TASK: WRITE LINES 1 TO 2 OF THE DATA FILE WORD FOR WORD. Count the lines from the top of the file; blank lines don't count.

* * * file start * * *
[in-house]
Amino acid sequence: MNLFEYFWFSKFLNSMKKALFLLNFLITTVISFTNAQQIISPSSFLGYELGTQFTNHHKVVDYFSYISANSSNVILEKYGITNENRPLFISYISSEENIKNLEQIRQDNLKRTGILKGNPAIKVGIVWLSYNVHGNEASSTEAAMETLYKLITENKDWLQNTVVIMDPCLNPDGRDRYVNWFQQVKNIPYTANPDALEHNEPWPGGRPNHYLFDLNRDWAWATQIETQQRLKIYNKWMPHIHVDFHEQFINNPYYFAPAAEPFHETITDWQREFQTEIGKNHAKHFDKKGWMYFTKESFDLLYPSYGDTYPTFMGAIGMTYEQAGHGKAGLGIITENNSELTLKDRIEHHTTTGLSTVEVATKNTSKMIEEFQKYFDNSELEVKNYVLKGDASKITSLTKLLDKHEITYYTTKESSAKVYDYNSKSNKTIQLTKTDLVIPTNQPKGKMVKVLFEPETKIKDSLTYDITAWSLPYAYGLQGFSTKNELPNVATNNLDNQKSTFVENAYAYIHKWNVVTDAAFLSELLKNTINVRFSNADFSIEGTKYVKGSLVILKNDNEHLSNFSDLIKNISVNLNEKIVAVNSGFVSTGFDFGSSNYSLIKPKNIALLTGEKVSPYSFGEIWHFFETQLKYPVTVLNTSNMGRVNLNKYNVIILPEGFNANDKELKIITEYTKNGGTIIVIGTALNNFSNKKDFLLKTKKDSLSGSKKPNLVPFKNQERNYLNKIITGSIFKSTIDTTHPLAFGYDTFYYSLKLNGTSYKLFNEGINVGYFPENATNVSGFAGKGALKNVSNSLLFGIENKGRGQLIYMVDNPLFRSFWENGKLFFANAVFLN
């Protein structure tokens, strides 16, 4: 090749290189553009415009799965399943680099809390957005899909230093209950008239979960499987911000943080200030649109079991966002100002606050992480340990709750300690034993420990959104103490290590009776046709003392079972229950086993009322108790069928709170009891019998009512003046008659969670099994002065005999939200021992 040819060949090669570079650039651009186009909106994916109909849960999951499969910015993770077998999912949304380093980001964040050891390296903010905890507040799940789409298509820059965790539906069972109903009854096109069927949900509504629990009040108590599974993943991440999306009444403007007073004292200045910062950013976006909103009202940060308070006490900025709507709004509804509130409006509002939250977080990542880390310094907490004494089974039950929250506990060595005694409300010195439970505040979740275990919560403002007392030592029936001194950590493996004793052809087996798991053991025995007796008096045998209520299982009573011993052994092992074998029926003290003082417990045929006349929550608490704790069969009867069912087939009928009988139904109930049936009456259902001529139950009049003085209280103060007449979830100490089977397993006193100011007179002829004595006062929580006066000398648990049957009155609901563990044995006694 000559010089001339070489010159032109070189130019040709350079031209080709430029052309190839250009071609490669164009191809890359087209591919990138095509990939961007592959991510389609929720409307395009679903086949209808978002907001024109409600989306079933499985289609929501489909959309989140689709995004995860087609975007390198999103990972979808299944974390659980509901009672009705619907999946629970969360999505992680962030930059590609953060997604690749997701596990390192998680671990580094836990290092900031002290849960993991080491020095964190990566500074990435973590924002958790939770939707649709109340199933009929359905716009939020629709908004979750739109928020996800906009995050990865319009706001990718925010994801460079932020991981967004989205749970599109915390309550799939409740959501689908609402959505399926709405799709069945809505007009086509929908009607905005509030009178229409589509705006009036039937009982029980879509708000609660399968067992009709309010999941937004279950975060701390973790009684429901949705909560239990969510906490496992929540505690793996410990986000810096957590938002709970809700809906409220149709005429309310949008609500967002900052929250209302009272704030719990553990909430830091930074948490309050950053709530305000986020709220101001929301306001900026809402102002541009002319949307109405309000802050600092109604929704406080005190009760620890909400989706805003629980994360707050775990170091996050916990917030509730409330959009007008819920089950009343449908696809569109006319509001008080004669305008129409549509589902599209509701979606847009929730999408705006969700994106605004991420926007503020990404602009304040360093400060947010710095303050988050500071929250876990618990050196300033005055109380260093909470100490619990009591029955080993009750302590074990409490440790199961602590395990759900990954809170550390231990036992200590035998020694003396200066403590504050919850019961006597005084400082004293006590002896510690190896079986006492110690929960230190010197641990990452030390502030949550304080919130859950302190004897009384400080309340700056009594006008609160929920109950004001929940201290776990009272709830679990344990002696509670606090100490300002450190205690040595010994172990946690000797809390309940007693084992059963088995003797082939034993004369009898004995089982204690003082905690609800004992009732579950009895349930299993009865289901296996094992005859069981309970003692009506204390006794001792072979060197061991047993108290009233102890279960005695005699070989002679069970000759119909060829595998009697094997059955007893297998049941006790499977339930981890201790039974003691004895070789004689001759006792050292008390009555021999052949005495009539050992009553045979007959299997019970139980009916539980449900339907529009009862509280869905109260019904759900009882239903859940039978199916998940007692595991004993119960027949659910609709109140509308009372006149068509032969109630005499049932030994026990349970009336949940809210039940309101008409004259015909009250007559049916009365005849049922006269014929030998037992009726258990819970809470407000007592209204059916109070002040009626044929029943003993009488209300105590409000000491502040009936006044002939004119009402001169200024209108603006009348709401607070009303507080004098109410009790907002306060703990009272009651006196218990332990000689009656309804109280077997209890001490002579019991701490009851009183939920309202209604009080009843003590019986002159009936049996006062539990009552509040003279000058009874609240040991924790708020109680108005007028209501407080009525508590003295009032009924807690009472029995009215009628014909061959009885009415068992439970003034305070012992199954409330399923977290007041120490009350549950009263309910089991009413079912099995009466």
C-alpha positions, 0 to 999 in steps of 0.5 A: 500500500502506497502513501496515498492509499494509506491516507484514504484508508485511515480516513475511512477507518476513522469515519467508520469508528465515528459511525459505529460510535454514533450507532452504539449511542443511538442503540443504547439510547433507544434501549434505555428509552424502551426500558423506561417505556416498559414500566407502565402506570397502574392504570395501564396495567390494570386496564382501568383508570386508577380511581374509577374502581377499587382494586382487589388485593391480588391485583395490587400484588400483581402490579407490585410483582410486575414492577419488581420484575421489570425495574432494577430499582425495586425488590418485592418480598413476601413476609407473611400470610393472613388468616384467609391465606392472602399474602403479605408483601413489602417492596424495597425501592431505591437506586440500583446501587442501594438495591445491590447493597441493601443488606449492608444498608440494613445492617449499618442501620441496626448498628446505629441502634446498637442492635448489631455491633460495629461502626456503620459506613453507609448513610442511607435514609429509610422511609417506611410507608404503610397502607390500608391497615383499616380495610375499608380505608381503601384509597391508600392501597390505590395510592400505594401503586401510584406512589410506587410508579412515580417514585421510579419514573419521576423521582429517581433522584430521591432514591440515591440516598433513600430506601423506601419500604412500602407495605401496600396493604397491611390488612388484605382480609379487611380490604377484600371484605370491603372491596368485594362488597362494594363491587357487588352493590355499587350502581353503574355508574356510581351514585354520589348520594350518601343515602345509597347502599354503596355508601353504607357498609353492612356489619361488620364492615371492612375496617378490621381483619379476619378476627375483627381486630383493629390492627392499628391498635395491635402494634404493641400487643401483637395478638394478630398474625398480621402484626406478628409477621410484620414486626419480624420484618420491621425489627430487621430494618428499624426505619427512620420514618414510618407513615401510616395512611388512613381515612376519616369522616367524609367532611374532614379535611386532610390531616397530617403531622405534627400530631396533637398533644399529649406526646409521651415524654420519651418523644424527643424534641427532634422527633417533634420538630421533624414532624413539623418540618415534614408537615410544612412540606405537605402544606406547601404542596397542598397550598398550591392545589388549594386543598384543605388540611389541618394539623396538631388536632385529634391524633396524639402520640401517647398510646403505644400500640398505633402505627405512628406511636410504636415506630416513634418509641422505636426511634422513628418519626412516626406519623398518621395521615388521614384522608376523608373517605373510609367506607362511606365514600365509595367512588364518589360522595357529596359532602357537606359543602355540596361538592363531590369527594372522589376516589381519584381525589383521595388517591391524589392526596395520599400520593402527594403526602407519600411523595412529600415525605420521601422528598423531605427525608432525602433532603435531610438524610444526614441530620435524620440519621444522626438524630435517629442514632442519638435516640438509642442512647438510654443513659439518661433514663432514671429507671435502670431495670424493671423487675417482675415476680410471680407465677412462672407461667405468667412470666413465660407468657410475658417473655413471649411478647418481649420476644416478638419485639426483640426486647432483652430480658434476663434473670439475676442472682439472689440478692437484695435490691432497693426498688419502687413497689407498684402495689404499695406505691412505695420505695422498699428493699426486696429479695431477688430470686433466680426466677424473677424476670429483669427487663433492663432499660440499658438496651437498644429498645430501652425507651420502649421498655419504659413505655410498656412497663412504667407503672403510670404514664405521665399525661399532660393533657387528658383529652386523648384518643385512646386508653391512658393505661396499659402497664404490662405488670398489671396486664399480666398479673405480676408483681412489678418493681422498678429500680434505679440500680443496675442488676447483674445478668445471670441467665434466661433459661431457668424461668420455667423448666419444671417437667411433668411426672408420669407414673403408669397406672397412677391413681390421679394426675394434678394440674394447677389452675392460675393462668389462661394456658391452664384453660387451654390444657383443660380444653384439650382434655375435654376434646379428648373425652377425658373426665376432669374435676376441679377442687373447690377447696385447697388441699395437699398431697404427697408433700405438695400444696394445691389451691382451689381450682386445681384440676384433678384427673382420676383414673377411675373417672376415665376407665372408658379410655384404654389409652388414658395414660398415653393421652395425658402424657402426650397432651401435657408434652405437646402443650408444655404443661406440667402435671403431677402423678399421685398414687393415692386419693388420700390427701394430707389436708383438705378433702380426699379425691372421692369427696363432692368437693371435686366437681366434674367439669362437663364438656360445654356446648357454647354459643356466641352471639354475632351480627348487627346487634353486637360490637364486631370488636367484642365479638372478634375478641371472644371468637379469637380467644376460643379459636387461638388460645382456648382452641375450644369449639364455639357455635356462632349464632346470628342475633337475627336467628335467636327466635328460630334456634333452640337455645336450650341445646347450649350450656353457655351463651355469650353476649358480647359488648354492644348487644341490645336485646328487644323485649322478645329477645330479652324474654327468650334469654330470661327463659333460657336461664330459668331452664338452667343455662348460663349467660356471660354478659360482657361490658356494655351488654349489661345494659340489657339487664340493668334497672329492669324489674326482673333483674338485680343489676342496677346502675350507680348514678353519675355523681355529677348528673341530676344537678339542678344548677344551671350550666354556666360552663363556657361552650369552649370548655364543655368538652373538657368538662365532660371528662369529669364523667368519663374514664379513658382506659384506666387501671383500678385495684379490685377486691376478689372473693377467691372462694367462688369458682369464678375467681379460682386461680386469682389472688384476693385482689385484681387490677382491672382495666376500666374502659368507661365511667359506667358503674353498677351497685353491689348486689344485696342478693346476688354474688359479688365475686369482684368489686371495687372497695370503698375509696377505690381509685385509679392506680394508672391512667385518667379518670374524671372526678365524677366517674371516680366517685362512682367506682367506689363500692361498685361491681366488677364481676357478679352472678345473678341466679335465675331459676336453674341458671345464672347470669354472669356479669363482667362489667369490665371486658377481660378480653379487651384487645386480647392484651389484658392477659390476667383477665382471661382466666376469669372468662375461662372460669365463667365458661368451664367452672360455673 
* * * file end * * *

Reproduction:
[in-house]
Amino acid sequence: MNLFEYFWFSKFLNSMKKALFLLNFLITTVISFTNAQQIISPSSFLGYELGTQFTNHHKVVDYFSYISANSSNVILEKYGITNENRPLFISYISSEENIKNLEQIRQDNLKRTGILKGNPAIKVGIVWLSYNVHGNEASSTEAAMETLYKLITENKDWLQNTVVIMDPCLNPDGRDRYVNWFQQVKNIPYTANPDALEHNEPWPGGRPNHYLFDLNRDWAWATQIETQQRLKIYNKWMPHIHVDFHEQFINNPYYFAPAAEPFHETITDWQREFQTEIGKNHAKHFDKKGWMYFTKESFDLLYPSYGDTYPTFMGAIGMTYEQAGHGKAGLGIITENNSELTLKDRIEHHTTTGLSTVEVATKNTSKMIEEFQKYFDNSELEVKNYVLKGDASKITSLTKLLDKHEITYYTTKESSAKVYDYNSKSNKTIQLTKTDLVIPTNQPKGKMVKVLFEPETKIKDSLTYDITAWSLPYAYGLQGFSTKNELPNVATNNLDNQKSTFVENAYAYIHKWNVVTDAAFLSELLKNTINVRFSNADFSIEGTKYVKGSLVILKNDNEHLSNFSDLIKNISVNLNEKIVAVNSGFVSTGFDFGSSNYSLIKPKNIALLTGEKVSPYSFGEIWHFFETQLKYPVTVLNTSNMGRVNLNKYNVIILPEGFNANDKELKIITEYTKNGGTIIVIGTALNNFSNKKDFLLKTKKDSLSGSKKPNLVPFKNQERNYLNKIITGSIFKSTIDTTHPLAFGYDTFYYSLKLNGTSYKLFNEGINVGYFPENATNVSGFAGKGALKNVSNSLLFGIENKGRGQLIYMVDNPLFRSFWENGKLFFANAVFLN